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Extra Extra : August 2007
The Arizona Republic's M.B. Pell reports that one out of every five taxis in Arizona failed state inspections in the past year. Inspectors from the Department of Weights and Measures "conducted nearly 1,570 field inspections of cabs, citing 120 taxis and limousines for having improperly sealed, calibrated or installed meters. Among other citations, 126 vehicles had no insurance or too little insurance, and 95 drivers did not have valid driver's licenses, according to field inspection data." Of $196,400 in fines levied since 2004, $97,975 has been collected.
Chuck Neubauer and Robin Fields of the Los Angeles Times report that Norman Hsu, a fugitive for over a decade, has been hiding in plain sight as a prominent Democratic fundraiser. Fifteen years ago, Hsu pleaded no contest to charges of grand theft agreeing to serve up to three years in prison. His identity was confirmed this week by his lawyer, who claimed Hsu had no recollection a plea that included prison time. As a top-tier fundraiser, Hsu "is credited with donating nearly $500,000 to national and local party candidates and their political committees in the last three years ... Read more ...
In North Carolina, access to federal disability insurance eludes those who need it most. Fred Kelly of The Charlotte Observer found bureaucratic snags hold up disability payments. "The disability program is supposed to provide a safety net for workers who become injured or mentally ill, but an Observer investigation found the system is flawed for a large swath of North Carolina because administrative law judges fail to issue enough rulings to keep pace with incoming cases."
KHOU.com offers the first look at the FBI's files on Coretta Scott King. Mark Greenblatt will report on the nearly 500 pages he received and the King family's reaction to the contents. "KHOU has found that even after Martin Luther King Jr. was assassinated in 1968, the FBI's Scott King file shows the Bureau actually intensified their spying and surveillance of the new widow." Greenblatt and executive producer David Raziq pursued the records for more than a year, beginning shortly after Scott King's death in January 2006.
Ruth Teichroeb of the Seattle Post-Intelligencer reports on sexual misconduct by employees at the SeaTac Federal Detention Center. "At least 20 sex-related incidents involving correctional staff and inmates have been reported at the prison in the past five years, according to Department of Justice records obtained through public disclosure. The allegations ranged from groping during pat-downs to forced sex. Yet not a single Bureau of Prisons employee at the facility has been prosecuted for sex-related crimes during that period." Federal statistics show that sexual abuse by corrections personnel is the most common complaint issued by inmates nationwide.
Margret Newkirk of the Atlanta Journal-Constitution reports on Georgia's Cobb EMC, one of the largest electric co-ops in the nation and described as "an aggressively expanding conglomerate." "While most co-ops reimburse that invested money to customers over time, Cobb EMC hasn't returned a nickel of it in more than 30 years: It was sitting on $240 million of ratepayer cash at the end of last year. Meanwhile, Cobb EMC has invested millions of its customers' dollars over the past decade to build a for-profit company called Cobb Energy." By operating the for-profit company as part of the co-op ... Read more ...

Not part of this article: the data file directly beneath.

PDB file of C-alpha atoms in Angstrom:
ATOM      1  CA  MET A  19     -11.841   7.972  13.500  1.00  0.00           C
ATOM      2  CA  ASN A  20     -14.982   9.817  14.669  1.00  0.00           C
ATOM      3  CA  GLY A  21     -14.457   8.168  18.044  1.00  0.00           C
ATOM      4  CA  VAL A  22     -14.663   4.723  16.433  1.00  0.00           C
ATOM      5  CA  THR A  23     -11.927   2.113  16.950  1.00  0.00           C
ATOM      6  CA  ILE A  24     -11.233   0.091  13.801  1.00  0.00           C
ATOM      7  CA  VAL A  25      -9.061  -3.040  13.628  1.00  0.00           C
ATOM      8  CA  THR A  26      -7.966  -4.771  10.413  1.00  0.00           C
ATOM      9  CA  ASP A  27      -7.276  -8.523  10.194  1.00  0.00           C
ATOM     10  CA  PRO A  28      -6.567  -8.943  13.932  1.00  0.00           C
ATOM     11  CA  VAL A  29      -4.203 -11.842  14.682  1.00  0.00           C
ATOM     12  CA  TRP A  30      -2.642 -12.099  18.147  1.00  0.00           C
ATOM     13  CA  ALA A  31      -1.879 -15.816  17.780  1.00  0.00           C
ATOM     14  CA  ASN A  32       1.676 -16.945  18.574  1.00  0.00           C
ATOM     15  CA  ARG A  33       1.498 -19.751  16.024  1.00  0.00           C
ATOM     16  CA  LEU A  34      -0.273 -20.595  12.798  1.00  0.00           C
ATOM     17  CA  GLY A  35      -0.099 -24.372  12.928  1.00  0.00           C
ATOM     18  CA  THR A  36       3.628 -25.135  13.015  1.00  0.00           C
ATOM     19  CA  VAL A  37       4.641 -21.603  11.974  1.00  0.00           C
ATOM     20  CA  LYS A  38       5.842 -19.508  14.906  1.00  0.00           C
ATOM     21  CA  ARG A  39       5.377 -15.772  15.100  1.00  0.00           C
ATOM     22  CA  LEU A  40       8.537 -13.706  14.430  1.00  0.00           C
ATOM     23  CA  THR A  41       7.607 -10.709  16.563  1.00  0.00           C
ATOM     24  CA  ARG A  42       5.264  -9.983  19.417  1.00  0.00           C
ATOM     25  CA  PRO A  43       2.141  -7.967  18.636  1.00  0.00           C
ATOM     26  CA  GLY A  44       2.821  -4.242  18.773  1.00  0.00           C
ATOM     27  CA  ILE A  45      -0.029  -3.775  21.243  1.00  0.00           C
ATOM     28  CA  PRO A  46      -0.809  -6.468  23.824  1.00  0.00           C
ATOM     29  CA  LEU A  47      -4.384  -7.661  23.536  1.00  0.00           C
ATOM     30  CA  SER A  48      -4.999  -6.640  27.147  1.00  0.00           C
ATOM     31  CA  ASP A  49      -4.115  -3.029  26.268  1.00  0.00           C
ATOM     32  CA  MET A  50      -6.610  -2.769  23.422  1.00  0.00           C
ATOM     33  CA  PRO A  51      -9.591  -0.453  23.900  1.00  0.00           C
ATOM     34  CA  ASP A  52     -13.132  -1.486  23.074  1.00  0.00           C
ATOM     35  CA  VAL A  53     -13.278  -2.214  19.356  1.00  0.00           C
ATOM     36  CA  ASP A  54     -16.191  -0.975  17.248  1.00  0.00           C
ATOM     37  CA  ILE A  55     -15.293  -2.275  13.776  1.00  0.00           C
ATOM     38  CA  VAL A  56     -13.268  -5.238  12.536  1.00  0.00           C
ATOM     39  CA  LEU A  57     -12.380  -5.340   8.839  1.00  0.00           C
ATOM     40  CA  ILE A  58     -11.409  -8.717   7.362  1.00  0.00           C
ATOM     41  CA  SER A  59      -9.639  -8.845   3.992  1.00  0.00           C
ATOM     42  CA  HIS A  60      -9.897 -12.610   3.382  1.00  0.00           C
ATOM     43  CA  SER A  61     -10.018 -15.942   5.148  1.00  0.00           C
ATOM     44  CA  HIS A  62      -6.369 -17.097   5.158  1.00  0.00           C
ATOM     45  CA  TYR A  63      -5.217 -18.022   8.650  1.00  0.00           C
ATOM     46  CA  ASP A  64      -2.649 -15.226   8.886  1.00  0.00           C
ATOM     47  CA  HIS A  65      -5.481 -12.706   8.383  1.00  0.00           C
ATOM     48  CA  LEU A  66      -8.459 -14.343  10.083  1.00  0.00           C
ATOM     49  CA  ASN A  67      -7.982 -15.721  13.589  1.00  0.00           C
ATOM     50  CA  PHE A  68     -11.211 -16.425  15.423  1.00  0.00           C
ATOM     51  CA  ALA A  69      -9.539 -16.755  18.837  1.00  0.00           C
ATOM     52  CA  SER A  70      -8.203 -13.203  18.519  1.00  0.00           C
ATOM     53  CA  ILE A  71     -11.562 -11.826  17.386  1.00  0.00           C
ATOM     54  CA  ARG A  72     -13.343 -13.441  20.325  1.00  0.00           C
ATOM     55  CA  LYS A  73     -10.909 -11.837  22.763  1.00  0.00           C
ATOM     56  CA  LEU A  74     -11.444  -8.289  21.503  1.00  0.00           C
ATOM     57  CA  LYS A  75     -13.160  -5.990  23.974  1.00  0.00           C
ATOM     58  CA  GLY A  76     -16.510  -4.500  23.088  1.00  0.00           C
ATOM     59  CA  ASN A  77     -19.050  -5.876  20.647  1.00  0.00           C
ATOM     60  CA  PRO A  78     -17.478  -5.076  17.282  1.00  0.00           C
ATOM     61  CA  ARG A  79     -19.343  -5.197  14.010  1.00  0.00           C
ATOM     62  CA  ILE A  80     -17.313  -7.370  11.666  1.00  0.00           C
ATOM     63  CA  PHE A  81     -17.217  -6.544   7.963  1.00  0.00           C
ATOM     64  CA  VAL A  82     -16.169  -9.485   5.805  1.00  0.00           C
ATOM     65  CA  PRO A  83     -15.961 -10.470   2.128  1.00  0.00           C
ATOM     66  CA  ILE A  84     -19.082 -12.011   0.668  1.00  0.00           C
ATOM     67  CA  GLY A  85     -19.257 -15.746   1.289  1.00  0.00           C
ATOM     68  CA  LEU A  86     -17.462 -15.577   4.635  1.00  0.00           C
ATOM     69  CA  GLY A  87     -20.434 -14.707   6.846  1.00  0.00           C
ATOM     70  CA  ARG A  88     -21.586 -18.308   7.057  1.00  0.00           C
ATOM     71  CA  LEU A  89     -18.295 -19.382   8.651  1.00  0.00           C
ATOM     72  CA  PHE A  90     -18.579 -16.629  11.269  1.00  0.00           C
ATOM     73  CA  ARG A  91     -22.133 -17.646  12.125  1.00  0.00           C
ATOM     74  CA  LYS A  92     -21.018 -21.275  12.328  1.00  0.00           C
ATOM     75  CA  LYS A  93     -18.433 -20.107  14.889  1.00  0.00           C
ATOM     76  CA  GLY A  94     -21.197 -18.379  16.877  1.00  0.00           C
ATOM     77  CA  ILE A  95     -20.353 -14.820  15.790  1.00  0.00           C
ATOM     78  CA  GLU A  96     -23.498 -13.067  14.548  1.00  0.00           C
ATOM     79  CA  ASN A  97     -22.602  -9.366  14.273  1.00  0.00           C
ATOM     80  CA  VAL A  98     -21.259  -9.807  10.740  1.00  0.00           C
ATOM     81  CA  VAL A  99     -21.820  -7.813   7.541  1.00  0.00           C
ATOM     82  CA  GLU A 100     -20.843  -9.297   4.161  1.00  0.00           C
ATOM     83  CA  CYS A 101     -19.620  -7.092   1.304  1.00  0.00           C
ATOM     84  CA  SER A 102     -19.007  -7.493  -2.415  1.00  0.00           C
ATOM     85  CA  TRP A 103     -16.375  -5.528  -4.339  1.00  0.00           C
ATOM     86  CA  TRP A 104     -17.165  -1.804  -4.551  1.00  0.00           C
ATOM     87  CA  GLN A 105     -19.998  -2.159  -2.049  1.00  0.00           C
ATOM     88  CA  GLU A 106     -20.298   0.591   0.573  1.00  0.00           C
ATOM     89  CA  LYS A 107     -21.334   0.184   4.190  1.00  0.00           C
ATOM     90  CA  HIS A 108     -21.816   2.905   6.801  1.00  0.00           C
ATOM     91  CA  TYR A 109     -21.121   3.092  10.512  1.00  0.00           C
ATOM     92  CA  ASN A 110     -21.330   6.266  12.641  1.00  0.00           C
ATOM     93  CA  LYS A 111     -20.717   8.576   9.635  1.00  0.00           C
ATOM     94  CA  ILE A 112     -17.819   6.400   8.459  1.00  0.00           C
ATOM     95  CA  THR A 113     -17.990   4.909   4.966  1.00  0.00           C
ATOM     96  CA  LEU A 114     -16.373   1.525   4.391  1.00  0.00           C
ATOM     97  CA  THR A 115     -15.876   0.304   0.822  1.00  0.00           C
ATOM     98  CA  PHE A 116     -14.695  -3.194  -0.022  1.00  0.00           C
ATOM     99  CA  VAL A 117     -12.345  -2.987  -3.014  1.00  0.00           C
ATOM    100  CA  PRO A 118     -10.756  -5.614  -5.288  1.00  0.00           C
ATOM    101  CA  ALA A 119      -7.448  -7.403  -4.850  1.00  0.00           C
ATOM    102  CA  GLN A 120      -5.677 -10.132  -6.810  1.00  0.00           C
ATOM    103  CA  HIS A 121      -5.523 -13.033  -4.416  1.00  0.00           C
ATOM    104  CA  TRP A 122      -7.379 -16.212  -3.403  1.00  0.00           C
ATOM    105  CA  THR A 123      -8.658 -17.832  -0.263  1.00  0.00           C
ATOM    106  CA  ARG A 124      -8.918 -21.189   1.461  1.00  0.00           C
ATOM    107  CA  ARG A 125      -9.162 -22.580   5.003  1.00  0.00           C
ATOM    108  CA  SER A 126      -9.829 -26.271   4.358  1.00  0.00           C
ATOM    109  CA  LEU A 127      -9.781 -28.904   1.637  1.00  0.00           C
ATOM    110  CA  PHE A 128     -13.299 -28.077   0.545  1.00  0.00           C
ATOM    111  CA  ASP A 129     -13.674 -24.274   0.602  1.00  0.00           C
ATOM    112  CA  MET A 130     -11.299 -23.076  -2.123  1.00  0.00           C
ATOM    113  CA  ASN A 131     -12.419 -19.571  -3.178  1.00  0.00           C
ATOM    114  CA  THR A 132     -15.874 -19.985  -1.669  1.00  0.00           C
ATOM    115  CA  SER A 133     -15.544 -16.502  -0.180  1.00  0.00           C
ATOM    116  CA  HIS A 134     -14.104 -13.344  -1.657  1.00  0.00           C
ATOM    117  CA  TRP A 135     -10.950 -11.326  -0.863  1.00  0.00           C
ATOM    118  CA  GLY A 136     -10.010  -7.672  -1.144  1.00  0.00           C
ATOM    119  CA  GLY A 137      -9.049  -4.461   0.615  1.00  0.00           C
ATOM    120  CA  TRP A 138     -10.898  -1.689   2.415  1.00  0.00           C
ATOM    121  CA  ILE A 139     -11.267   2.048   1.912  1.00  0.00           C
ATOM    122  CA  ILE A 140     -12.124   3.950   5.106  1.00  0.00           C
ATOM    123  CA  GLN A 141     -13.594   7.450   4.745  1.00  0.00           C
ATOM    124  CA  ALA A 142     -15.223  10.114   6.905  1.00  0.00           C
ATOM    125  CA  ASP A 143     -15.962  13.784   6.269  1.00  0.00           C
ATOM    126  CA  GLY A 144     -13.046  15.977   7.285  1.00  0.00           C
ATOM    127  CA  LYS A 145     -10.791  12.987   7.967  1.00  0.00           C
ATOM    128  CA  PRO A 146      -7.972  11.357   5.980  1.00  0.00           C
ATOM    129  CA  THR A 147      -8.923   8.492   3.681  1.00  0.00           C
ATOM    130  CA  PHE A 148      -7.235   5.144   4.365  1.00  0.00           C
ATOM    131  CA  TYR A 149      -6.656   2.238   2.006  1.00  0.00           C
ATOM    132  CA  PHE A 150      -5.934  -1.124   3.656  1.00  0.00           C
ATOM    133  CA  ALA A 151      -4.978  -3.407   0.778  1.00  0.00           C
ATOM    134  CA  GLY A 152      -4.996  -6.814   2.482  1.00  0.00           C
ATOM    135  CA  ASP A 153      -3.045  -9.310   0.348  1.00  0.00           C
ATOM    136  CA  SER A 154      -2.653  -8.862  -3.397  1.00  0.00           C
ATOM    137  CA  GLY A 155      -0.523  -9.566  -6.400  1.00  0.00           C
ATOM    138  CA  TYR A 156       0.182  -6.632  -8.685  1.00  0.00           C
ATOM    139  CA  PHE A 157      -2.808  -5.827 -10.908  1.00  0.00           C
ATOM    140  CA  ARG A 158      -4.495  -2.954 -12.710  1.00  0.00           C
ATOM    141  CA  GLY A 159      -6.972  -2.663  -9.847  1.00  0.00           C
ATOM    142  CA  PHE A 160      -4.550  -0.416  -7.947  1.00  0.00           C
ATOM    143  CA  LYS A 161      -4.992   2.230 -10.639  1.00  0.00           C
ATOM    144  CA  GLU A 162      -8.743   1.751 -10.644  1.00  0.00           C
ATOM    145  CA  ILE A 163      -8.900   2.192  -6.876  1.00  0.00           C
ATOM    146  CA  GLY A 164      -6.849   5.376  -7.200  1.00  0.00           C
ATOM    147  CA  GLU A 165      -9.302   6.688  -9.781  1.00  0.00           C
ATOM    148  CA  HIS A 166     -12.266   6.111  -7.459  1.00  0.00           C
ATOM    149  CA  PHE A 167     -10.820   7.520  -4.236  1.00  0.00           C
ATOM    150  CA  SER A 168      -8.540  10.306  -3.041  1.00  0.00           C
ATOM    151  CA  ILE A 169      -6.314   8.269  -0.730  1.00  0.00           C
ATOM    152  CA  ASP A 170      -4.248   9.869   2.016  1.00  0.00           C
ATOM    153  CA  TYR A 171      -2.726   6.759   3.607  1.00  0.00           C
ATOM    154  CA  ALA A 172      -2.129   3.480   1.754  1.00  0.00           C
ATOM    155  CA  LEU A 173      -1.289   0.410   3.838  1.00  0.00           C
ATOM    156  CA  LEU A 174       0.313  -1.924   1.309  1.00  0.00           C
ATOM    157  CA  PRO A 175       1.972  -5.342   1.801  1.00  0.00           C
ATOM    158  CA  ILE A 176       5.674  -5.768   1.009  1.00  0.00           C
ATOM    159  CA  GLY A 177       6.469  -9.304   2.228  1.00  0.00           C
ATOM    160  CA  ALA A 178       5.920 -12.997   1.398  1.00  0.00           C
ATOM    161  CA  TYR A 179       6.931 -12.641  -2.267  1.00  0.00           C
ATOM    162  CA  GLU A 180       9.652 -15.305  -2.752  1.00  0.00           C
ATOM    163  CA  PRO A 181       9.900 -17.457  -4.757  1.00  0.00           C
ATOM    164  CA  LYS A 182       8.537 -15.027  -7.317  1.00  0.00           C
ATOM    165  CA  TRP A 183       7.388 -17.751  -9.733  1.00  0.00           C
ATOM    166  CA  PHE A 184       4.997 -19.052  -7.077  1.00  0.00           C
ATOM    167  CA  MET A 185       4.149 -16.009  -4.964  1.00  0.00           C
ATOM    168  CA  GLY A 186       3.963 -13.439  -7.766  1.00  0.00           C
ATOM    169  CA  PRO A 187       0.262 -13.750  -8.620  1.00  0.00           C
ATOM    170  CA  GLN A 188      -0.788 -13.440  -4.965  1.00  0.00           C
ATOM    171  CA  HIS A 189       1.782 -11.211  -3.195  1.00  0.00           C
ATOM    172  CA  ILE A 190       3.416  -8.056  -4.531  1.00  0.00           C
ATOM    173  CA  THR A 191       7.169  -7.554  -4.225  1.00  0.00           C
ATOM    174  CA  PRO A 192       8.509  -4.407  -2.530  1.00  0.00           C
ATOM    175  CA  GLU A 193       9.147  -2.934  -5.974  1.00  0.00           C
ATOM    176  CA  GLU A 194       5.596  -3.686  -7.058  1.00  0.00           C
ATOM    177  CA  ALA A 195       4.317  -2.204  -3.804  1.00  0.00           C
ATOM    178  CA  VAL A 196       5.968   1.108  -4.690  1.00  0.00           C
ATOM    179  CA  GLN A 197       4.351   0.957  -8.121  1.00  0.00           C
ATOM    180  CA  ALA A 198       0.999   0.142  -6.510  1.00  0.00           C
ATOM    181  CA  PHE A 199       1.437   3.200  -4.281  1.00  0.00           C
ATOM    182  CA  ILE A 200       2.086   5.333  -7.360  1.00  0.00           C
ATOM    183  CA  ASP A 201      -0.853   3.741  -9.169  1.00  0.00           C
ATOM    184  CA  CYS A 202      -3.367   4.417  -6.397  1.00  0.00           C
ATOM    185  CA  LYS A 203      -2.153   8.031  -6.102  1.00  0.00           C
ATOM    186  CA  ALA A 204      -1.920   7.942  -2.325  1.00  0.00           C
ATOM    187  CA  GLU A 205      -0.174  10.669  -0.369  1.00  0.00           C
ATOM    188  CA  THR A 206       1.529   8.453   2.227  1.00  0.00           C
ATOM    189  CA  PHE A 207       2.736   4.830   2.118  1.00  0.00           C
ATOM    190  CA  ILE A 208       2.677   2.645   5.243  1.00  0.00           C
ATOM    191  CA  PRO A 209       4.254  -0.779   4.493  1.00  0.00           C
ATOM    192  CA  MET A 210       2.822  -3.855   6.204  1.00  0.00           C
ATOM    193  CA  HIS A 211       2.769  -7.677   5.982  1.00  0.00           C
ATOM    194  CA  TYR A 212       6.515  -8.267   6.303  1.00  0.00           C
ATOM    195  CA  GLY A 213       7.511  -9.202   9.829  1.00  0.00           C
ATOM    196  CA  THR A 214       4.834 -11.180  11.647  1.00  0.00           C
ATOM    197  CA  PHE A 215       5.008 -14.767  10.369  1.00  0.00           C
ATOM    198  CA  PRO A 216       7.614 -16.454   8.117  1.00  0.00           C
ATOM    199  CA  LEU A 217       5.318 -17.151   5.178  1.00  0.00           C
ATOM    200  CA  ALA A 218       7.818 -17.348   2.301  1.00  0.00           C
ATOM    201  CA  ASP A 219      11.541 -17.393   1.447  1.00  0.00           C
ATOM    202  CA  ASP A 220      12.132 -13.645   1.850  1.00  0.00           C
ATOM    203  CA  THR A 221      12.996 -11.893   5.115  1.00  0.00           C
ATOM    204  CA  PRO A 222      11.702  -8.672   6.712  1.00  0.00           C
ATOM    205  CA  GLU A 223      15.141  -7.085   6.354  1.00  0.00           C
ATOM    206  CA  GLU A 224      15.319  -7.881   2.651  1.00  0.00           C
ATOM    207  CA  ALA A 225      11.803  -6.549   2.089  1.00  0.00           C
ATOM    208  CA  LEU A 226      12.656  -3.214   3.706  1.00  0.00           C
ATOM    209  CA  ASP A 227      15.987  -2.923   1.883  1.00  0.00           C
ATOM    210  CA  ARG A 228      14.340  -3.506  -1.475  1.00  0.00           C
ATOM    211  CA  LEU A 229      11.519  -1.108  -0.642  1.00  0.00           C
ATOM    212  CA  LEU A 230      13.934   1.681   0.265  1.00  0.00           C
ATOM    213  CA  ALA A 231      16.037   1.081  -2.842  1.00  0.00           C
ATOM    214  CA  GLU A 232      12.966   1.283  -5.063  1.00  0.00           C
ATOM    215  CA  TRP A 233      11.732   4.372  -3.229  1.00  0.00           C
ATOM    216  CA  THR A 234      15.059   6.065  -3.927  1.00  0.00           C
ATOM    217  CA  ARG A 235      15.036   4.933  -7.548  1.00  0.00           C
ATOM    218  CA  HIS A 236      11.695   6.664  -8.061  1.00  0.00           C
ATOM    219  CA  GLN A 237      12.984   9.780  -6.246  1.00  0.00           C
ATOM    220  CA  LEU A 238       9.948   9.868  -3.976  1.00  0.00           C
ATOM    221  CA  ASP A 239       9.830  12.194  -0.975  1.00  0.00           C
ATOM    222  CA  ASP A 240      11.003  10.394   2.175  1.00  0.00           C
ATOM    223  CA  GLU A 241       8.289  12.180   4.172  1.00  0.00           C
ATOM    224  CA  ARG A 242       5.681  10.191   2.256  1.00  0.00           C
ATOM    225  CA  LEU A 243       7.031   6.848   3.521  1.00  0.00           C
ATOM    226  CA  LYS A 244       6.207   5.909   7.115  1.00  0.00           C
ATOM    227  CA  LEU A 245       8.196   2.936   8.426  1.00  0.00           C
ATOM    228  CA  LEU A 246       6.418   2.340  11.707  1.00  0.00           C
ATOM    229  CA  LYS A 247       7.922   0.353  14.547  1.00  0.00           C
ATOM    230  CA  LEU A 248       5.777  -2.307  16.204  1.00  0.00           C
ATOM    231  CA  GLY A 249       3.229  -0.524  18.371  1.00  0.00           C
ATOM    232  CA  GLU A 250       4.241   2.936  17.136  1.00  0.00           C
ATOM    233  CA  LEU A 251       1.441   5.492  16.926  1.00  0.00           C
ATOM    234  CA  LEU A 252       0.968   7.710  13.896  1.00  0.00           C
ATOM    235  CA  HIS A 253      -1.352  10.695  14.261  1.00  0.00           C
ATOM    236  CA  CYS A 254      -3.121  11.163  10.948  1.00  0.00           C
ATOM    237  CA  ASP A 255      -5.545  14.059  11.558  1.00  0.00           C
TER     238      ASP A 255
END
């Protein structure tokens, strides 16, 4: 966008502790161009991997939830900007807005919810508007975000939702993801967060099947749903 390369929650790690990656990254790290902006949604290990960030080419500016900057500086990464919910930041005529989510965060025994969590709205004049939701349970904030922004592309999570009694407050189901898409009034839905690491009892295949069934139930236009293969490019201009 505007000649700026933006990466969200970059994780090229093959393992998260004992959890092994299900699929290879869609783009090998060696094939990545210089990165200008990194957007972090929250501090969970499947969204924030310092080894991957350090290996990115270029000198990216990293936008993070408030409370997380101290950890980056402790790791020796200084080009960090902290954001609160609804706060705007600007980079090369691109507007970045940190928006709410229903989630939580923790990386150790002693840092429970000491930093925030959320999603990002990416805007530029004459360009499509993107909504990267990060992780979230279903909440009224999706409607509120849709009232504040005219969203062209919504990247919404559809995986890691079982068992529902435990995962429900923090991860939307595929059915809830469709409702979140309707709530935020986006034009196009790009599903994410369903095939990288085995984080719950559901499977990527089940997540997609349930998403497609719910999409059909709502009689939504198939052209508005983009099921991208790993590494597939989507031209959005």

An investigation by Frank Bass of the Associated Press shows that the use of pain medication has nearly doubled in the U.S. over the past eight years. According to the latest figures from the Drug Enforcement Adminstration, "More than 200,000 pounds of codeine, morphine, oxycodone, hydrocodone and meperidine were purchased at retail stores enough to give more than 300 milligrams of painkillers to every person in the country." Reasons for the surge have been linked to an aging population, unprecedented marketing by pharmaceutical companies, and changes in the medical communities philosophy on pain management.
Ken Dilanian of USA Today reports that many executive branch officials regularly still accept trips from companies and associations which stand to benefit from the agencies' decisions. Although members of Congress cannot accept these sorts of gifts according to the newly passed ethics bill, the restrictions do no apply to other branches of government. "More than 200 trips during the 12-month period [April 2006 to March 2007], however, were paid for by corporations or trade groups that are regulated by, or do business with, the department or agency." While these trips are permissible as long as there is no conflict ... Read more ...
Paul Nussbaum and Dylan Purcell of The Philadelphia Inquirer report that nearly 60 bridges in the Philadelphia area are rated structurally "deficient" with traffic on those bridges ranging from 25,000 to 160,000 vehicles daily. Six thousand bridges are rated "deficient" in Pennsylvania, the greatest number in the nation. Included in their report is an interactive map of bridges in the Philadelphia area with details about each.
Following the Crandall Canyon Mine disaster, Lee Davidson of the Deseret Morning News did a couple of quick-hit stories on mine safety in Utah. The stories detail repeated safety violations in Utah mines and those violations specific to the Crandall Canyon Mine, which were fewer than average for Utah mines.